IDEAS home Printed from https://ideas.repec.org/
MyIDEAS: Log in (now much improved!) to save this paper

Informal Unemployment and Education

Listed author(s):

This paper develops a four sector equilibrium search and matching model with informal sector employment opportunities and educational choice. We show that underground activities reduce educational at- tainments if informal employment opportunities mainly are available to low educated workers. More zealous enforcement policy will in this case improve educational incentives as it reduces the attractiveness of remaining a low educated worker. Characterizing the optimal enforce- ment policies, we nd that relatively more audits should be targeted towards the sector employing low educated workers, elsewise a too low stock of educated workers is materialized.

To our knowledge, this item is not available for download. To find whether it is available, there are three options:
1. Check below under "Related research" whether another version of this item is available online.
2. Check on the provider's web page whether it is in fact available.
3. Perform a search for a similarly titled item that would be available.

Paper provided by Copenhagen Business School, Department of Economics in its series Working Papers with number 02-2011.

as
in new window

Length: 48 pages
Date of creation: 31 Dec 2011
Handle: RePEc:hhs:cbsnow:2011_002
Contact details of provider: Postal:
Department of Economics, Copenhagen Business School, Solbjerg Plads 3 C, 5. sal, DK-2000 Frederiksberg, Denmark

Phone: 38 15 25 75
Fax: 38 15 34 99
Web page: http://www.cbs.dk/departments/econ/
Email:


More information through EDIRC

References listed on IDEAS
Please report citation or reference errors to , or , if you are the registered author of the cited work, log in to your RePEc Author Service profile, click on "citations" and make appropriate adjustments.:

as
in new window

  1. Bosch, Mariano & Esteban-Pretel, Julen, 2012. "Job creation and job destruction in the presence of informal markets," Journal of Development Economics, Elsevier, vol. 98(2), pages 270-286.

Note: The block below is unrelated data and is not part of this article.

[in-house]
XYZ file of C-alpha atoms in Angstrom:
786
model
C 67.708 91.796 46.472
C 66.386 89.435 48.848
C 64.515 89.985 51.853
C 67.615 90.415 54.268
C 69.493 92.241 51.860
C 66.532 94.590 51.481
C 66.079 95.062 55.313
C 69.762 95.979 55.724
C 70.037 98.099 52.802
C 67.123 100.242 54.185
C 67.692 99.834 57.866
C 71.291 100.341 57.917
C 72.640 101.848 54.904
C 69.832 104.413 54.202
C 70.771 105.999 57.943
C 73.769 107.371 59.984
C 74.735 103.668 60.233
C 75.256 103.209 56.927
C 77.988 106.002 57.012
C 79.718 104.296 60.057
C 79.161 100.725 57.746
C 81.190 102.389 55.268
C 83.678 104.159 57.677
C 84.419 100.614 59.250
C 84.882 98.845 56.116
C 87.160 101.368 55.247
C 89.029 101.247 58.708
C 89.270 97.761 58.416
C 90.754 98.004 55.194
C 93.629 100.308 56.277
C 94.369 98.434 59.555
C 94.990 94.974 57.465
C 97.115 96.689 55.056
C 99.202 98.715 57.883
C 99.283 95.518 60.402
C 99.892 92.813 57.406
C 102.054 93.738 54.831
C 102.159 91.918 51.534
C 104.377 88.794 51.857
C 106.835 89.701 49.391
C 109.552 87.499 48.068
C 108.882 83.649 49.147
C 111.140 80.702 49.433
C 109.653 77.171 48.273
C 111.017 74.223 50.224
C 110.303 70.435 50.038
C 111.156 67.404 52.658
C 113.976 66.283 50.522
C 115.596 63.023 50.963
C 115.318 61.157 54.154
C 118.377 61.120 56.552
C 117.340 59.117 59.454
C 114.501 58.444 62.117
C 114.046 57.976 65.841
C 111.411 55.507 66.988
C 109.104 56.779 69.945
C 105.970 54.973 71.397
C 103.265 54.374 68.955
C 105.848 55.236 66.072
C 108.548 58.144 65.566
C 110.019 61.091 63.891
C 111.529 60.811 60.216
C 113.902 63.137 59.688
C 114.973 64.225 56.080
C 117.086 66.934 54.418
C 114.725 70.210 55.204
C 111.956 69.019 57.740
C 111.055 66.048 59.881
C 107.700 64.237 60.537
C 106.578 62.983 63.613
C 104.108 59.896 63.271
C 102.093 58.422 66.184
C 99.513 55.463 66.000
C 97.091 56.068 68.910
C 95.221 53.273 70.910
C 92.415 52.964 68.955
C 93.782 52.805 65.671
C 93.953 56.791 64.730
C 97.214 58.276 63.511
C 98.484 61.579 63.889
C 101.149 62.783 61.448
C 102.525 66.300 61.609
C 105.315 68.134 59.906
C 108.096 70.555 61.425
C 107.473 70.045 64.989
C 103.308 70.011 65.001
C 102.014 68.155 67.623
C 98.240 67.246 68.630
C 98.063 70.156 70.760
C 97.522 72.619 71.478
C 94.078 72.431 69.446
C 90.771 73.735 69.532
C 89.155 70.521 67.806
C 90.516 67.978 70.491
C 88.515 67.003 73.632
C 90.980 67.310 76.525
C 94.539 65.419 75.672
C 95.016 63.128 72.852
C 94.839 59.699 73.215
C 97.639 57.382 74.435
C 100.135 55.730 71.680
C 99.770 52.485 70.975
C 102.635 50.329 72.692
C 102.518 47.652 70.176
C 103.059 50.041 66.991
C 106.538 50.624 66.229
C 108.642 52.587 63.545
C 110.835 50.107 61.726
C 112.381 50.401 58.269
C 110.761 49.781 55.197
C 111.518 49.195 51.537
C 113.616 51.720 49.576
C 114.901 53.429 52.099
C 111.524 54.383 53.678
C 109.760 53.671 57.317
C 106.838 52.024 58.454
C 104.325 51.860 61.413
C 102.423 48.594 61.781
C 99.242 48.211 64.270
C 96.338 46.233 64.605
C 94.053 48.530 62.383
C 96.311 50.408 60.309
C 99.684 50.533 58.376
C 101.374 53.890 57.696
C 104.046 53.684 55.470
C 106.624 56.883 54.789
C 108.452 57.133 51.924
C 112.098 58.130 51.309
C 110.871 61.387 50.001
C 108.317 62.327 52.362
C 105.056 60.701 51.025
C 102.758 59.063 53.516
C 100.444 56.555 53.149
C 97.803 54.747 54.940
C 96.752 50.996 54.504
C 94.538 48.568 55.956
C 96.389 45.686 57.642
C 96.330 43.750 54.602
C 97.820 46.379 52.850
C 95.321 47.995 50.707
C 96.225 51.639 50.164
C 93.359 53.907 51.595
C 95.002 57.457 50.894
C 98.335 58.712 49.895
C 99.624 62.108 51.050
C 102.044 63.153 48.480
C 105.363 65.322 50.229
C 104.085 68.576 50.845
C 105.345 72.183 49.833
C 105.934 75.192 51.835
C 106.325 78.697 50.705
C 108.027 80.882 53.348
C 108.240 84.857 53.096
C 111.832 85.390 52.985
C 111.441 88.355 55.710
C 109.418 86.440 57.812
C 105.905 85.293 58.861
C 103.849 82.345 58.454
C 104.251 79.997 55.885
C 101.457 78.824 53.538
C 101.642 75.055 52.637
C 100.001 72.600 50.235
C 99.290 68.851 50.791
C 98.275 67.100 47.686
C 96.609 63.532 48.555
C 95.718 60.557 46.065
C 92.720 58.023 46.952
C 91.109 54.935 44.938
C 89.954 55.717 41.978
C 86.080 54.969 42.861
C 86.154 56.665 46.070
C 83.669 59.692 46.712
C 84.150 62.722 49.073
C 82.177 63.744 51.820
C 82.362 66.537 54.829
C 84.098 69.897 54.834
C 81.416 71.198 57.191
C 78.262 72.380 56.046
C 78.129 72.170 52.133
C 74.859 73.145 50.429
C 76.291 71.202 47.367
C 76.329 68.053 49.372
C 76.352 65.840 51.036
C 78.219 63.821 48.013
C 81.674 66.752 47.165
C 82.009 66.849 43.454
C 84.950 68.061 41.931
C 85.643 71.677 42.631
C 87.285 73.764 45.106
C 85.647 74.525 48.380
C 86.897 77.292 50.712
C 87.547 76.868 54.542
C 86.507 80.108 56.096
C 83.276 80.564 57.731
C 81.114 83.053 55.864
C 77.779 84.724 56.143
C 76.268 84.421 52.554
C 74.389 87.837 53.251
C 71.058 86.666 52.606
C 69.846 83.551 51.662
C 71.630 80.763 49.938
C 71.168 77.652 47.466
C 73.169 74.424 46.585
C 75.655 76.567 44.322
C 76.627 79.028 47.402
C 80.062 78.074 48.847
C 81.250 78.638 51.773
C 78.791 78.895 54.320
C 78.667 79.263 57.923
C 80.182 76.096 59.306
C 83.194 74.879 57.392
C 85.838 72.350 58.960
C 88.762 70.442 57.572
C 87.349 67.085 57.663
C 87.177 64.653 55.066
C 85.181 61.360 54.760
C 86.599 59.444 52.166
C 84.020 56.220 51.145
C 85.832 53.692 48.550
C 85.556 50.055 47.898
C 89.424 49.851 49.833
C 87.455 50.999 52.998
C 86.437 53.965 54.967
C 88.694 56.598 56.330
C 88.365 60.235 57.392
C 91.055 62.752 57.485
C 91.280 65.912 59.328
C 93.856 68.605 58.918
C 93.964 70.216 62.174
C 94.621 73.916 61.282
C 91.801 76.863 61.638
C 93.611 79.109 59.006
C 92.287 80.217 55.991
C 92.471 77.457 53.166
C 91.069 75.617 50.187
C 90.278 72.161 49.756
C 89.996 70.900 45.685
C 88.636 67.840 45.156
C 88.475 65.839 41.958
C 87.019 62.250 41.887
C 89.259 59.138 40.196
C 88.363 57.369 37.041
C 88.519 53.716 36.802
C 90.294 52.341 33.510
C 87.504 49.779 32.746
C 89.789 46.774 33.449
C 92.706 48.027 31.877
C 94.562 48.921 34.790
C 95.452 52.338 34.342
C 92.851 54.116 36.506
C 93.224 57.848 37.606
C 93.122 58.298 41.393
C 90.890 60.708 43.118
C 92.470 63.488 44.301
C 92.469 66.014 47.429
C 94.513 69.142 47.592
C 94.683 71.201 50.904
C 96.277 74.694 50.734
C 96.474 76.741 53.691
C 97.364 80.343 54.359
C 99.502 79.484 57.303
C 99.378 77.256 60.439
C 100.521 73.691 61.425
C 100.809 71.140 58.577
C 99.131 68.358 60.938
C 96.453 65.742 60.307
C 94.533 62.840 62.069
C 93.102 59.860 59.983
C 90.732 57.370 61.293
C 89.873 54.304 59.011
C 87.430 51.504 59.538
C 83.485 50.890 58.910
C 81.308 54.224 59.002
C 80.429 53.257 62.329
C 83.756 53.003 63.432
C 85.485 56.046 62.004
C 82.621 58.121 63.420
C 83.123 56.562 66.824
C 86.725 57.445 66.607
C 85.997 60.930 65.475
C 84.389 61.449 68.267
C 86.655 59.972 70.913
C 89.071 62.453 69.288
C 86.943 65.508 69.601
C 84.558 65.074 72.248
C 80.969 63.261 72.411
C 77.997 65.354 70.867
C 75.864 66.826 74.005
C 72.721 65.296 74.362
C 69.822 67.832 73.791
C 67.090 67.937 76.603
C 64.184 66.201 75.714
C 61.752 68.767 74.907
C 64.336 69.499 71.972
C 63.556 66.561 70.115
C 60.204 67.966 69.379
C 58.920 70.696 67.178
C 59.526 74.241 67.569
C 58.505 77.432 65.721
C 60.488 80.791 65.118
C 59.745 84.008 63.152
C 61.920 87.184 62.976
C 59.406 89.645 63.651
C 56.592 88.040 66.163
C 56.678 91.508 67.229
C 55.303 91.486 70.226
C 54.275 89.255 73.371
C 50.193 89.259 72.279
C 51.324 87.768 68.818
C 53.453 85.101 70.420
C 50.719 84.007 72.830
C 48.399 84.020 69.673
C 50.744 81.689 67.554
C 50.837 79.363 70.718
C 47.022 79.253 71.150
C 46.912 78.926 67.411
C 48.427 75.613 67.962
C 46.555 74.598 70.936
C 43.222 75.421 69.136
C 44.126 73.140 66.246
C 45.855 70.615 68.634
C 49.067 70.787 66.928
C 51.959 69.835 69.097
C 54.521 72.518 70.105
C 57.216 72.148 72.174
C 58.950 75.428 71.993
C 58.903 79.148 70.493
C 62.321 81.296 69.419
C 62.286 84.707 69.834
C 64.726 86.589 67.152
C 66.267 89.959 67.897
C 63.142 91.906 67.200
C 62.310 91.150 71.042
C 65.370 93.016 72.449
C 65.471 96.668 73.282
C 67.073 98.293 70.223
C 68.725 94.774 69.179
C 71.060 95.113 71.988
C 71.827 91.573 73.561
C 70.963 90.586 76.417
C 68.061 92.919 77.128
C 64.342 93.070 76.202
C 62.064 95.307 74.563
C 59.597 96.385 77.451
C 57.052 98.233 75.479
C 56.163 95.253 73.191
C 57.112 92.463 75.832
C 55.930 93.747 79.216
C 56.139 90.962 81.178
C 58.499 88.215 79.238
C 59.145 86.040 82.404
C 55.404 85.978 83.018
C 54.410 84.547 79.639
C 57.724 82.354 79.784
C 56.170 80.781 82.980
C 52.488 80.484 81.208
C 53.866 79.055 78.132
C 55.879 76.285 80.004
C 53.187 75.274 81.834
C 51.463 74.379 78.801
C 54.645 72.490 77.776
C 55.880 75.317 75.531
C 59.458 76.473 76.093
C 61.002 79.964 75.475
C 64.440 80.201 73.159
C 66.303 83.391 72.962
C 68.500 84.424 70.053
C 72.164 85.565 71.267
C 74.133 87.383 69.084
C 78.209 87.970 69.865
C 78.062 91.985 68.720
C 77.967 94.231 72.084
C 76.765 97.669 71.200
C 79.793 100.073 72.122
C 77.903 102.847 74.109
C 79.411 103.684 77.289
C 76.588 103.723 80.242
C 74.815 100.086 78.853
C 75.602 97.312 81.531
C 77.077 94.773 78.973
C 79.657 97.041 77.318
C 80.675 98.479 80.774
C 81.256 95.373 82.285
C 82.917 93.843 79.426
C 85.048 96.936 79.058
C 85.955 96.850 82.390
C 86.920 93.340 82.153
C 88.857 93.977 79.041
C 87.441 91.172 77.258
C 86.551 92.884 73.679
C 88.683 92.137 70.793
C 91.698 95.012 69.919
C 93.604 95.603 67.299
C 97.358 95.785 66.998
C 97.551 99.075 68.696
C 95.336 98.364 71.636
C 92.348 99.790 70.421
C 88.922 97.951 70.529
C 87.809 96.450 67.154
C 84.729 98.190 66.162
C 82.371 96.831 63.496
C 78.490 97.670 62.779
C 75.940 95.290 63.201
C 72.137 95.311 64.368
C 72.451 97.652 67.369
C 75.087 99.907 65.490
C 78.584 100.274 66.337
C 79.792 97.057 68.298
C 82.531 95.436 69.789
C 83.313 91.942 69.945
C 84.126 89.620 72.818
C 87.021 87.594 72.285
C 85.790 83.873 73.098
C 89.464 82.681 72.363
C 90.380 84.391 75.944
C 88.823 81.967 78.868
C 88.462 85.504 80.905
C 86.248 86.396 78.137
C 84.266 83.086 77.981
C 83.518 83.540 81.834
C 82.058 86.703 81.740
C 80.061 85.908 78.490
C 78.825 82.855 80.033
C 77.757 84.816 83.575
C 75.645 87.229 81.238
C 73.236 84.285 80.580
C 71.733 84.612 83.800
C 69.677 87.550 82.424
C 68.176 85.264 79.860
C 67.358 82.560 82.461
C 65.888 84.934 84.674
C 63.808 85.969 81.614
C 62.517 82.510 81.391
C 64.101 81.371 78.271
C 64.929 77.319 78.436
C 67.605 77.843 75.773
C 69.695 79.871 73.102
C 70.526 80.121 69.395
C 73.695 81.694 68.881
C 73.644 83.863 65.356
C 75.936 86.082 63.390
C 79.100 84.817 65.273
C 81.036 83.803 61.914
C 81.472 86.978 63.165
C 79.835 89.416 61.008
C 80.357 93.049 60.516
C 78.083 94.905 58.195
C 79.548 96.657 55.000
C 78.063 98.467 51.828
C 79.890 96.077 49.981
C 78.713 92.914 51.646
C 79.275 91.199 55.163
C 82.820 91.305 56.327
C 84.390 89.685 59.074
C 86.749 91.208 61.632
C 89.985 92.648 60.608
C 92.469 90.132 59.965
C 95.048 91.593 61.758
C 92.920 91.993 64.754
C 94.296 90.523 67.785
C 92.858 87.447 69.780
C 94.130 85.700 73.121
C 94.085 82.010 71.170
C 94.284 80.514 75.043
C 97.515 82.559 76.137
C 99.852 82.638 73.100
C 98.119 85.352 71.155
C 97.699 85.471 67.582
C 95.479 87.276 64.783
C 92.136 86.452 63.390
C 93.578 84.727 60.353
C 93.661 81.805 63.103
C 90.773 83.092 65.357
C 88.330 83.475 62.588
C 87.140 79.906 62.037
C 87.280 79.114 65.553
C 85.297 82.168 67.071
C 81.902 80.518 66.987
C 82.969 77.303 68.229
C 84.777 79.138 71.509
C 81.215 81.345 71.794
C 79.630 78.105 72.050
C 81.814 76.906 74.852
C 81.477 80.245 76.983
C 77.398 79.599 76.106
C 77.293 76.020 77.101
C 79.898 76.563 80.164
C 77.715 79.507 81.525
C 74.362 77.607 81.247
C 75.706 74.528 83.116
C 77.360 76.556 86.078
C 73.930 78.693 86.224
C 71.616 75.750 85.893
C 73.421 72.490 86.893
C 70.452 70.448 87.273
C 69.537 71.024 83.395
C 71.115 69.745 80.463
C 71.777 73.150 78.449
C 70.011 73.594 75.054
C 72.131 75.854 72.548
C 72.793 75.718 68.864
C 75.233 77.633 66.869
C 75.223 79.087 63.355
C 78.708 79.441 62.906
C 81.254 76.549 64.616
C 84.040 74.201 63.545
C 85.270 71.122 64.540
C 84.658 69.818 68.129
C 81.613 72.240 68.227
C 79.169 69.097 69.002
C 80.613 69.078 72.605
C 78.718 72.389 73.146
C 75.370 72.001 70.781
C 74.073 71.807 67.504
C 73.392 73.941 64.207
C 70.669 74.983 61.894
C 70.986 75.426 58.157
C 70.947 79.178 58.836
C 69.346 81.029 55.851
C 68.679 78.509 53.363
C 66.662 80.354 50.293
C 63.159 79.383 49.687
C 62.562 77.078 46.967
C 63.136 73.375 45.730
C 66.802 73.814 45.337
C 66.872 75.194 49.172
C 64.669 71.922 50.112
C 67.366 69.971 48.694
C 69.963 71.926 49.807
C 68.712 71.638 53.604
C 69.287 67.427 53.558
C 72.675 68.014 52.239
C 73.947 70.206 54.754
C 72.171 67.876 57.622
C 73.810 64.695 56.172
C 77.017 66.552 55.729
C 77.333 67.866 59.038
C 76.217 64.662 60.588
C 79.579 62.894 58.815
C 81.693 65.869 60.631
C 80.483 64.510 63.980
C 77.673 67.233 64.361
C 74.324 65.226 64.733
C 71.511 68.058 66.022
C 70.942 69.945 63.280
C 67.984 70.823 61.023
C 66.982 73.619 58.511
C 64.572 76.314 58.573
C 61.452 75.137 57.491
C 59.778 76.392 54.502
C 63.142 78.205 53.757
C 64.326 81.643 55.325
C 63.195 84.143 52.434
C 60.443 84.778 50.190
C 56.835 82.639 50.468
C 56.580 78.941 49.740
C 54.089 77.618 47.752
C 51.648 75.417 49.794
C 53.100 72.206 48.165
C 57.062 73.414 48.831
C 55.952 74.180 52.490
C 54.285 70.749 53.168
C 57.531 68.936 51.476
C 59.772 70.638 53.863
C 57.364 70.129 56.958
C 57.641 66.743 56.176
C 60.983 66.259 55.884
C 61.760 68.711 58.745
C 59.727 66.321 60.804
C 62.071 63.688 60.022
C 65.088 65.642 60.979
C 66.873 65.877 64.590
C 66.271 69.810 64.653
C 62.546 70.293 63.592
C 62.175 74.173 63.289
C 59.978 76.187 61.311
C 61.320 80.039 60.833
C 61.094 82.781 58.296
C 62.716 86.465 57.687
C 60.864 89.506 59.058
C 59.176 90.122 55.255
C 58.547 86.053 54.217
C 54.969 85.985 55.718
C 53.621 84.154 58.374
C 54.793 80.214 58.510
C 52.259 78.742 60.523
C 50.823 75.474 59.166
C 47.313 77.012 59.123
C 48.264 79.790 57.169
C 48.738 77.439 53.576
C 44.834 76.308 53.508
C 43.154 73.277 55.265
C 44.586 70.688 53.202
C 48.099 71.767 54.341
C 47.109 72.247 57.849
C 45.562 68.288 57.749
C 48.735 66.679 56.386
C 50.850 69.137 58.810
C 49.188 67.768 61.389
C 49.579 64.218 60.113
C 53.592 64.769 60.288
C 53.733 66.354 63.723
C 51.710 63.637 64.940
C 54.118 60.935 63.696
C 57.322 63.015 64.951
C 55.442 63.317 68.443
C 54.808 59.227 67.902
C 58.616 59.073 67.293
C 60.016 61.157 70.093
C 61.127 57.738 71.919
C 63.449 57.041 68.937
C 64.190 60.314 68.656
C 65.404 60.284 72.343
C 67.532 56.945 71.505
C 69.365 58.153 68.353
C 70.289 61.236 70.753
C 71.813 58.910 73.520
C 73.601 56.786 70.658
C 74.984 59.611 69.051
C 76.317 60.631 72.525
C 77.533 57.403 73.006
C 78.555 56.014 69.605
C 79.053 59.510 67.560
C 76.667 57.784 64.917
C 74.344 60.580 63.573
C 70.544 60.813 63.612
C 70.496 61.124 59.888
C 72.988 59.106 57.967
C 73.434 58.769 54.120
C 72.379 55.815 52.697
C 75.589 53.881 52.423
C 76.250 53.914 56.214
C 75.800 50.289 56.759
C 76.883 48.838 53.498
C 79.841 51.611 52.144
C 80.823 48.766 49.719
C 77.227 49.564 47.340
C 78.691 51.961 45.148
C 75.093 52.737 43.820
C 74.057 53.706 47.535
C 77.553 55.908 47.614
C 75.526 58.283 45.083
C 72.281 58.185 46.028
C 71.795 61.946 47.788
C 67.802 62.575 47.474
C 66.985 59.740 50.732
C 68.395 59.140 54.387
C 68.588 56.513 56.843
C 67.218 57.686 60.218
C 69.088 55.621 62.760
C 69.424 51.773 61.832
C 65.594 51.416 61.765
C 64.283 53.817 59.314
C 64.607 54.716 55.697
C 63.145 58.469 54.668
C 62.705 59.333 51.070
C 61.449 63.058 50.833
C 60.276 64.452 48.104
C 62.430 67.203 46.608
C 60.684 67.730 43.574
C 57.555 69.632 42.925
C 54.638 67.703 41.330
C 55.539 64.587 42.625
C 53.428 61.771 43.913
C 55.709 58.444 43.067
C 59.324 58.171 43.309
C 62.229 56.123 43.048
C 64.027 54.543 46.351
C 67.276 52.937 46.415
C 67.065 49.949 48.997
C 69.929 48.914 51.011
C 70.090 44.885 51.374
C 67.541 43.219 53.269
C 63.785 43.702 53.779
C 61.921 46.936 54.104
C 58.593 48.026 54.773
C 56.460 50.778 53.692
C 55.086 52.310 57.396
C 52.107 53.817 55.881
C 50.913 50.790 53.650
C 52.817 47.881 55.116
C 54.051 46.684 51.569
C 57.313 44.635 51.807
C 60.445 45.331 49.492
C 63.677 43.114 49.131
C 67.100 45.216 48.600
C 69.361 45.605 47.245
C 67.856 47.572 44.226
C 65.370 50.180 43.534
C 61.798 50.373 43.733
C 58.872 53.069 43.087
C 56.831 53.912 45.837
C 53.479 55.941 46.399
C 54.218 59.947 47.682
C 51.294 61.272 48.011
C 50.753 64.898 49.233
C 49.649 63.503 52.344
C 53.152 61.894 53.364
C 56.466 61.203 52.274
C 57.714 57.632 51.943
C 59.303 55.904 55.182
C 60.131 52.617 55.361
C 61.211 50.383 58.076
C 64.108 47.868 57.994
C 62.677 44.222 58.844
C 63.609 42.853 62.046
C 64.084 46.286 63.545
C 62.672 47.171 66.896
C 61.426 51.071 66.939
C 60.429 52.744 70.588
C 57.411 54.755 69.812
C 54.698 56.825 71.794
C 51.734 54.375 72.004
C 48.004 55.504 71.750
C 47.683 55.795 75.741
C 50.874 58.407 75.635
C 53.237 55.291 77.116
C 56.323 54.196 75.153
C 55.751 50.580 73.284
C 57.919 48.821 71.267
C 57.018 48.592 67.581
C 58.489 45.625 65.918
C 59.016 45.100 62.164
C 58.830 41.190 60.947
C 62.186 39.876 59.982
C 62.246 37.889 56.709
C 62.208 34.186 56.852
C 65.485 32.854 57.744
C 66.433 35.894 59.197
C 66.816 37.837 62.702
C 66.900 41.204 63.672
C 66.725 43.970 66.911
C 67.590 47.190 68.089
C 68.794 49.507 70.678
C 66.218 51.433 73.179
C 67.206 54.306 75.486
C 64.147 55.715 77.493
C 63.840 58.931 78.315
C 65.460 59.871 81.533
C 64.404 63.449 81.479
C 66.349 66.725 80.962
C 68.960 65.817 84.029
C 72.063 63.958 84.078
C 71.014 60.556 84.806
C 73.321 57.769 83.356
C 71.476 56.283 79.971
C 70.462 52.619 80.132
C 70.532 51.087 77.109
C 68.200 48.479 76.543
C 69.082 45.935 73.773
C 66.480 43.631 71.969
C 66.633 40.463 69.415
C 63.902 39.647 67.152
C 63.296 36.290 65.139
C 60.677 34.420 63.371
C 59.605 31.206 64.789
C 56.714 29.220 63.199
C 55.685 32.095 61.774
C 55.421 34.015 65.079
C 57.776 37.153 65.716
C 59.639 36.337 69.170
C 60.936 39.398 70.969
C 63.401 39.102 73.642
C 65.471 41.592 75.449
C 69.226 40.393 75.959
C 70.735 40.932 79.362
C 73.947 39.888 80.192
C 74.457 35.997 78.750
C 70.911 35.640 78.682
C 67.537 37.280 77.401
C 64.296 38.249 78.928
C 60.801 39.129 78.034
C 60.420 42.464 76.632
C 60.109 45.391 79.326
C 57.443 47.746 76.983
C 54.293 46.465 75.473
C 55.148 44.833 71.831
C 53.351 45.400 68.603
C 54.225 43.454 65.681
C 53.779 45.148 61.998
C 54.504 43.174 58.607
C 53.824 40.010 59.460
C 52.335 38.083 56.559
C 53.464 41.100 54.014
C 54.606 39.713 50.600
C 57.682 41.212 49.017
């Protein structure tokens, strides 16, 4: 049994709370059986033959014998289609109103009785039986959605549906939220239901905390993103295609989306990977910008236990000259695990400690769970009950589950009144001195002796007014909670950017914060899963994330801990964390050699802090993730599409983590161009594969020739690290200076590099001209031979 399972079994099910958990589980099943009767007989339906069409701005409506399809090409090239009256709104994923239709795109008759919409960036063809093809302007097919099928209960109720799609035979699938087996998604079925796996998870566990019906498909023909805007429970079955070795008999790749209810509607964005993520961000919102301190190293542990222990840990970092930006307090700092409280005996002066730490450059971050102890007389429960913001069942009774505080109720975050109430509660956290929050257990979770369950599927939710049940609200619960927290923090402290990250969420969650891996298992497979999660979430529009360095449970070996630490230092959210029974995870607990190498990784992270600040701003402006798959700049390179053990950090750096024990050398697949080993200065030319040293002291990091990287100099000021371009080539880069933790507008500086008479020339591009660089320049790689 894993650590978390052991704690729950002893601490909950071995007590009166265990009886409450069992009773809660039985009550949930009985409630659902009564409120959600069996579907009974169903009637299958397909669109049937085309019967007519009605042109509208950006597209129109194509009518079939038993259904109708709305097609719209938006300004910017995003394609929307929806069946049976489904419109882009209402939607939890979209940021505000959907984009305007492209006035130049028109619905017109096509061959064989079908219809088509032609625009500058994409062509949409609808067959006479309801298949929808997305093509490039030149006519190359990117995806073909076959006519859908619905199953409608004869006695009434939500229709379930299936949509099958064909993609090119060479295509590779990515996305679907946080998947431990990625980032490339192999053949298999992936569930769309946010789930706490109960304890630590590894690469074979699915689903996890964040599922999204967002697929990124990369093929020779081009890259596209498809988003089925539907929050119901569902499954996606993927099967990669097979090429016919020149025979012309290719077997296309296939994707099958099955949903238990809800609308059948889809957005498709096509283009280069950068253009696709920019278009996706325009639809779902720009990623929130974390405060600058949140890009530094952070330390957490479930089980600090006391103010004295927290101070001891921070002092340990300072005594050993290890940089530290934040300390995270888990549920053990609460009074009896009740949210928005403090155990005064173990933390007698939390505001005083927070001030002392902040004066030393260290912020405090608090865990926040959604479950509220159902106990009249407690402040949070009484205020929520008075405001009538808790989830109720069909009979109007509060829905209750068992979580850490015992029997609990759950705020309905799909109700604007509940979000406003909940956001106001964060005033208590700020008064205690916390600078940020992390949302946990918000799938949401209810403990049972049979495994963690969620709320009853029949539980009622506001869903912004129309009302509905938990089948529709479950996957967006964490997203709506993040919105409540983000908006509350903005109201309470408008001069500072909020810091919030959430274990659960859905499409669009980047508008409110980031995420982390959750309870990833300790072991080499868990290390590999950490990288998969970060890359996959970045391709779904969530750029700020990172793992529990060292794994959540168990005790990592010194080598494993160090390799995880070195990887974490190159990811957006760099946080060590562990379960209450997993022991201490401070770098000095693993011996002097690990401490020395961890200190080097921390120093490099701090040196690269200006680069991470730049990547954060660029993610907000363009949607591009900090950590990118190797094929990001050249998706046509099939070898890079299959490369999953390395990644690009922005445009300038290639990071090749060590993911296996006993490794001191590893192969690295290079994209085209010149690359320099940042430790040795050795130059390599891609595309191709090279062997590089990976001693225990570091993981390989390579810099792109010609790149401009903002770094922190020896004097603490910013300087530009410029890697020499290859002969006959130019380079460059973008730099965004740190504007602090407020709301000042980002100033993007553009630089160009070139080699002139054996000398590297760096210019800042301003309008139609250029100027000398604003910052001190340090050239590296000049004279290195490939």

2. Andreoni, J. & Erard, B. & Feinstein, J., 1996. "Tax Compliance," Working papers 9610r, Wisconsin Madison - Social Systems.
  3. Meghir, Costas & Narita, Renata & Robin, Jean-Marc, 2012. "Wages and Informality in Developing Countries," Working Papers 109, Yale University, Department of Economics.
  4. Henrik Jacobsen Kleven & Martin B. Knudsen & Claus Thustrup Kreiner & Søren Pedersen & Emmanuel Saez, 2011. "Unwilling or Unable to Cheat? Evidence From a Tax Audit Experiment in Denmark," Econometrica, Econometric Society, vol. 79(3), pages 651-692, 05.
  5. Fugazza, Marco & Jacques, Jean-Francois, 2004. "Labor market institutions, taxation and the underground economy," Journal of Public Economics, Elsevier, vol. 88(1-2), pages 395-418, January.
  6. Daron Acemoglu, 1996. "A Microfoundation for Social Increasing Returns in Human Capital Accumulation," The Quarterly Journal of Economics, Oxford University Press, vol. 111(3), pages 779-804.
  7. Acemoglu, Daron & Shimer, Robert, 1999. "Holdups and Efficiency with Search Frictions," International Economic Review, Department of Economics, University of Pennsylvania and Osaka University Institute of Social and Economic Research Association, vol. 40(4), pages 827-849, November.
  8. repec:dau:papers:123456789/1888 is not listed on IDEAS
  9. Charlot, Olivier & Decreuse, Bruno & Granier, Pierre, 2005. "Adaptability, productivity, and educational incentives in a matching model," European Economic Review, Elsevier, vol. 49(4), pages 1007-1032, May.
Full references (including those not matched with items on IDEAS)

This item is not listed on Wikipedia, on a reading list or among the top items on IDEAS.

When requesting a correction, please mention this item's handle: RePEc:hhs:cbsnow:2011_002. See general information about how to correct material in RePEc.

For technical questions regarding this item, or to correct its authors, title, abstract, bibliographic or download information, contact: (Lars Nondal)

If you have authored this item and are not yet registered with RePEc, we encourage you to do it here. This allows to link your profile to this item. It also allows you to accept potential citations to this item that we are uncertain about.

If references are entirely missing, you can add them using this form.

If the full references list an item that is present in RePEc, but the system did not link to it, you can help with this form.

If you know of missing items citing this one, you can help us creating those links by adding the relevant references in the same way as above, for each refering item. If you are a registered author of this item, you may also want to check the "citations" tab in your profile, as there may be some citations waiting for confirmation.

Please note that corrections may take a couple of weeks to filter through the various RePEc services.

This information is provided to you by IDEAS at the Research Division of the Federal Reserve Bank of St. Louis using RePEc data.